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BP says U.S. shale oil output to keep check on spike in prices
February 14, 2017 / 5:49 PM / 7 months ago

BP says U.S. shale oil output to keep check on spike in prices

BP's Chief Executive Bob Dudley speaks to the media after year-end results were announced at the energy company's headquarters in London, Britain, February 1, 2011. REUTERS/Suzanne Plunkett/File Photo

CAIRO (Reuters) - BP’s Chief Executive Bob Dudley said on Tuesday that U.S. shale oil production would likely check future spikes in oil prices and the company saw $55-$60 as a healthy price for crude.

“Having a price that moves to $55 or around $60 feels like the right one to help industry avoid dislocations in producing countries... a healthy price for the world feels like 55-60,” Dudley told an oil conference in Cairo.

“The big question mark is shale: what happens to the U.S. shale production as oil prices go up, and that will keep a check on a spike in prices.”

The Organization of the Petroleum Exporting Countries and other exporters including Russia have agreed to cut output by almost 1.8 million barrels per day (bpd) during the first half of 2017, aiming to rein in a global fuel supply overhang.

But undermining these efforts has been rising production in the United States, where increased drilling activity especially by shale oil producers has lifted overall output to 8.98 million bpd.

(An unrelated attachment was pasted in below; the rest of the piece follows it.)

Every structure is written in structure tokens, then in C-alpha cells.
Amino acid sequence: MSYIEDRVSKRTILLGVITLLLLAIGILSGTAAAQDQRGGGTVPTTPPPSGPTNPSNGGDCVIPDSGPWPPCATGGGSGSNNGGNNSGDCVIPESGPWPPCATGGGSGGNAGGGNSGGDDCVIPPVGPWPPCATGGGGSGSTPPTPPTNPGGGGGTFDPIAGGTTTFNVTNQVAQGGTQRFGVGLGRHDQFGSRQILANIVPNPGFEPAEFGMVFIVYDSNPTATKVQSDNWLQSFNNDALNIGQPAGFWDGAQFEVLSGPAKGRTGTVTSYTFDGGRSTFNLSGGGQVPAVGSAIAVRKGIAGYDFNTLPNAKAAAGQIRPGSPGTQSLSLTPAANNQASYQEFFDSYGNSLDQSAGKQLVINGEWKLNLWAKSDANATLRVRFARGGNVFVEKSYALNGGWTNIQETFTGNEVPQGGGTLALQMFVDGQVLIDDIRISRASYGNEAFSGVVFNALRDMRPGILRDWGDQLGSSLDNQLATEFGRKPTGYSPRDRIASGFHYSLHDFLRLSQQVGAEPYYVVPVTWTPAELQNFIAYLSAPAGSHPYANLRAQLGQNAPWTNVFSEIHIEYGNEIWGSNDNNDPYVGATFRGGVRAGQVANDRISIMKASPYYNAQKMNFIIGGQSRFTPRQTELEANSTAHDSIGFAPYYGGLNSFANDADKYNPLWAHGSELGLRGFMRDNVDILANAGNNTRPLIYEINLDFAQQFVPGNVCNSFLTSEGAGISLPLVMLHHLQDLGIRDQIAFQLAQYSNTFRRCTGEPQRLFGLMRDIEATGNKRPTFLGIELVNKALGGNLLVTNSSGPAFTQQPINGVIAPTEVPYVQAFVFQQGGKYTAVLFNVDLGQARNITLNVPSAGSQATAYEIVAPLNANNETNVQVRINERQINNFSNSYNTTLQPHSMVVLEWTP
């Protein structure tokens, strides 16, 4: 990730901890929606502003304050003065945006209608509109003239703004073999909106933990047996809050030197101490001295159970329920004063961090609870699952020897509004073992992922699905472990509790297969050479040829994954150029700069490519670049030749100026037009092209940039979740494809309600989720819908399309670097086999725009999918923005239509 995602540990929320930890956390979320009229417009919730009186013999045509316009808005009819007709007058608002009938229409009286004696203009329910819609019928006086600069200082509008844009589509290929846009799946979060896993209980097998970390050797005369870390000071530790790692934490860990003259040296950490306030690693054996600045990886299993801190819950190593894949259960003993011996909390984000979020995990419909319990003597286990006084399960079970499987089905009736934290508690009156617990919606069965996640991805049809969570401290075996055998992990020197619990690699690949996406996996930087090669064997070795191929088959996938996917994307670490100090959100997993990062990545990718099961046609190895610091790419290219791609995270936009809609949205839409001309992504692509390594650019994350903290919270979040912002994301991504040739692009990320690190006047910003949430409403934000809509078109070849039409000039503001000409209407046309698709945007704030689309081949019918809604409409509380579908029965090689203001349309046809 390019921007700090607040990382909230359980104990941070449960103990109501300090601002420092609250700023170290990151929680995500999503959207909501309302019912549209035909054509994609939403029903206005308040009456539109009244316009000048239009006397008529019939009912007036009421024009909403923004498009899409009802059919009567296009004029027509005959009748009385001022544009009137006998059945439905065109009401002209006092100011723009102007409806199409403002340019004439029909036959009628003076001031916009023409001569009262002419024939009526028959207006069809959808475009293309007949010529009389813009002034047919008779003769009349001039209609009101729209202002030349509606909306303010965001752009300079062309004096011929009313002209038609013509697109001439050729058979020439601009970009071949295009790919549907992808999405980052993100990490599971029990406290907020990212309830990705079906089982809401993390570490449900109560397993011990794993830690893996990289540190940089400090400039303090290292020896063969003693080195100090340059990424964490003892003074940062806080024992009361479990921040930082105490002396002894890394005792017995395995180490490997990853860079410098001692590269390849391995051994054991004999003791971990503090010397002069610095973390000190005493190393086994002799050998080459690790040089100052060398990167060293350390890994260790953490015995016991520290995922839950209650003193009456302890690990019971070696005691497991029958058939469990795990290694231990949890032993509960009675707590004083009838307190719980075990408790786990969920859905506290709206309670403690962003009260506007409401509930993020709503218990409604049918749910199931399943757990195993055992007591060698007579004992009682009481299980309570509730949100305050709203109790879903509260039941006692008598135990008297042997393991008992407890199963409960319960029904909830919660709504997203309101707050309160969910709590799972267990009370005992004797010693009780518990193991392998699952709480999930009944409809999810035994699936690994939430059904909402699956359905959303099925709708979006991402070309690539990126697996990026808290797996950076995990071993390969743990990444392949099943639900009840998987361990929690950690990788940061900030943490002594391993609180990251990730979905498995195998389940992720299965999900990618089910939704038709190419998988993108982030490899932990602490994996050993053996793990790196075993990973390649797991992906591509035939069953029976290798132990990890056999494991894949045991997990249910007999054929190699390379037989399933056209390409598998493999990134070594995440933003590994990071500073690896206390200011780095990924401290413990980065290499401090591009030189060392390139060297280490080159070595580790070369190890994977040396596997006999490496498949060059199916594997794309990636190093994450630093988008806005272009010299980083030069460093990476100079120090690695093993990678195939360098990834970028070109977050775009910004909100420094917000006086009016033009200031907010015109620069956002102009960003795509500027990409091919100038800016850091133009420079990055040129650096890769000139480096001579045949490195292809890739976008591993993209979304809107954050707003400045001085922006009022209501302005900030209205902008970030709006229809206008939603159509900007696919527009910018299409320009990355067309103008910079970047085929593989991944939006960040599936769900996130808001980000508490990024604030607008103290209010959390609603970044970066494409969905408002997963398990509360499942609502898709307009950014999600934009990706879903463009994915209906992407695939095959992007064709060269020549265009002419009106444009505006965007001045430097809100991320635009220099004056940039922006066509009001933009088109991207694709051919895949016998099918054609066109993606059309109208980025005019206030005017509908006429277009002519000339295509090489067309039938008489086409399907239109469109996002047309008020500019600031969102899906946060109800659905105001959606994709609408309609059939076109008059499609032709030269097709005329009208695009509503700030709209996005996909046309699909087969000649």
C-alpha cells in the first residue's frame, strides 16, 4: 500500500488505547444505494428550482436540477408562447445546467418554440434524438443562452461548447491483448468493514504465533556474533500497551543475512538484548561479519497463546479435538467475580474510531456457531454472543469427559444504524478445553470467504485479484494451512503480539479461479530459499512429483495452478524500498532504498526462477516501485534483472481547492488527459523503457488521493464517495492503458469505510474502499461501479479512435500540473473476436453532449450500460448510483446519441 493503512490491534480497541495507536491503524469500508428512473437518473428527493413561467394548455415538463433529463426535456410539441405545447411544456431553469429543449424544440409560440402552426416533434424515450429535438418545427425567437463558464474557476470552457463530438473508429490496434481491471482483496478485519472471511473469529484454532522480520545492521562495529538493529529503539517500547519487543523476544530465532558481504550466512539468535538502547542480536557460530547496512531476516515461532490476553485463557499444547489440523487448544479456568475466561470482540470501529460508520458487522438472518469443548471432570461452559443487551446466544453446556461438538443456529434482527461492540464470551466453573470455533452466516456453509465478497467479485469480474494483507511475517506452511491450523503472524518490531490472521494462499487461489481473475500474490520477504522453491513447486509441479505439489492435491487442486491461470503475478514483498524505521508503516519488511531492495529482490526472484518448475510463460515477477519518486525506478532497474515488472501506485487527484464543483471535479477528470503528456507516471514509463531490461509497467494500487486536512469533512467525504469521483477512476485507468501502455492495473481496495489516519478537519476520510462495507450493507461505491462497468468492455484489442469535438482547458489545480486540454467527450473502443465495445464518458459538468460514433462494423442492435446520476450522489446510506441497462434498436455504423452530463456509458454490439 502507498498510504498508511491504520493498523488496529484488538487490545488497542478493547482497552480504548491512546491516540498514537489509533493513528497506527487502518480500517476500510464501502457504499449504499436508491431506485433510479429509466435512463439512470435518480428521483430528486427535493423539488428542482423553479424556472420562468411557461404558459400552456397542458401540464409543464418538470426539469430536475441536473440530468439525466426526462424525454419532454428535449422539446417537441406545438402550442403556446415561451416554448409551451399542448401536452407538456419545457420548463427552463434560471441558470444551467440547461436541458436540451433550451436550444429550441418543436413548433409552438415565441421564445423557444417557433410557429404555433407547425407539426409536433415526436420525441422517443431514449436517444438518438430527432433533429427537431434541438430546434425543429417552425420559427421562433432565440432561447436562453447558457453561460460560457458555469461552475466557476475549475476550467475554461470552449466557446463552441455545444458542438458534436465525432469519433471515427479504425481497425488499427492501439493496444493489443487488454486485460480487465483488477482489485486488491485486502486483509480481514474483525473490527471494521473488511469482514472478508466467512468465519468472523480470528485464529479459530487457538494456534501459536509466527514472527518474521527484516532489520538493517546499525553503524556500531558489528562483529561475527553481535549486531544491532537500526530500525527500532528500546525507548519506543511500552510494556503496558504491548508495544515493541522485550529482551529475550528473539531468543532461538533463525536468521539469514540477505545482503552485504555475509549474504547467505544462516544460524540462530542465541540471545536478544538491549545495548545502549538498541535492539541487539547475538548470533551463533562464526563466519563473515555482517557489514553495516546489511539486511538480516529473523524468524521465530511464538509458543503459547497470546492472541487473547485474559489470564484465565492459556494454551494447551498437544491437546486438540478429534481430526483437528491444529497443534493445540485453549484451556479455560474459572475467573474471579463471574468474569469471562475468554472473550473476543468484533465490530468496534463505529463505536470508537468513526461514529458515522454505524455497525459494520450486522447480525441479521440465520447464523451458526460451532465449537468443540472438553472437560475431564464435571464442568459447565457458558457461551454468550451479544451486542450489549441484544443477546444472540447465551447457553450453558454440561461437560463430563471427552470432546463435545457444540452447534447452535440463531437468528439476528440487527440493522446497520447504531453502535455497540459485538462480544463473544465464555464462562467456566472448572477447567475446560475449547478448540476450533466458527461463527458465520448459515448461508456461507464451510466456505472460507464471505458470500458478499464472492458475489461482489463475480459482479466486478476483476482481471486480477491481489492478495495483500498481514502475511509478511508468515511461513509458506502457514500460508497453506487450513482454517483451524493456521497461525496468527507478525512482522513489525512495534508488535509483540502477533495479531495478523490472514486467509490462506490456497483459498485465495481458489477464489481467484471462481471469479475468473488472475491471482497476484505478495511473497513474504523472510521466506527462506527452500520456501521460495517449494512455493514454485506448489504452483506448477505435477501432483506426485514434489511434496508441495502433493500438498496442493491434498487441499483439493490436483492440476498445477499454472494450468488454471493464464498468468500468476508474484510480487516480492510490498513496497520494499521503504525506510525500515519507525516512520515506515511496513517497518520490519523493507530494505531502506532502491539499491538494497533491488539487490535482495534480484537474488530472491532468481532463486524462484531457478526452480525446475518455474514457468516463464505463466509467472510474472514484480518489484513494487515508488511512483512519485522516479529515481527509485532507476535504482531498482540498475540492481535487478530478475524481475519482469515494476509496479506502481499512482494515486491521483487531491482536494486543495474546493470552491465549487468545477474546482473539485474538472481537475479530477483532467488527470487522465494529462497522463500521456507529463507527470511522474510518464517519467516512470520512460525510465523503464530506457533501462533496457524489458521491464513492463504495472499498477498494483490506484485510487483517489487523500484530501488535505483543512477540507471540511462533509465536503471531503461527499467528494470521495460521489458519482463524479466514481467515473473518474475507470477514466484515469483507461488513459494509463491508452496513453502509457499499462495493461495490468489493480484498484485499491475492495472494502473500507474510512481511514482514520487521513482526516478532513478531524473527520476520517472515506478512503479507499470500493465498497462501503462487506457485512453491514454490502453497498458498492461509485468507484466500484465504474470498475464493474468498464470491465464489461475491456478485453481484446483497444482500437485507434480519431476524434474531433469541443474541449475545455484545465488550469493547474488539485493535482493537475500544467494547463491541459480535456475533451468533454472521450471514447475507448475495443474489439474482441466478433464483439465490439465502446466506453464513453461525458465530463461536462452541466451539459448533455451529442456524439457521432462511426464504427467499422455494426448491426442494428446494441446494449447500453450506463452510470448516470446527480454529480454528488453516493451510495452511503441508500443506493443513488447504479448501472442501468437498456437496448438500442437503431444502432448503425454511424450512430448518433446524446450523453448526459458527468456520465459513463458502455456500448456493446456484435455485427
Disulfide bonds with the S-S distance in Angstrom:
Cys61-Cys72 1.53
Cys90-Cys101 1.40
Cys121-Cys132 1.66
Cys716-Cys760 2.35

Oil rose on Tuesday, with benchmark Brent crude up 80 cents to $56.39 a barrel at 1425 GMT, supported by the OPEC-led output cut while rising production elsewhere kept prices within the narrow ranges that have contained them so far this year. U.S. light crude was up 70 cents at $53.63.

Claudio Descalzi, chief executive of ENI, told the conference that the Italian oil company was comfortable with prices.

“ENI can cover its capital expenditures at $50,” he said.

BP warned that while consuming countries prefer lower oil product prices these were not necessarily good for global balances.

“Everyone likes low product prices and it feels good in those (consuming) countries but this is actually really difficult on many producing parts of the world,” Dudley said. “It creates world instability to have low prices.”

Reporting by Lin Noueihed and Eric Knecht; Editing by Louise Ireland/Ruth Pitchford

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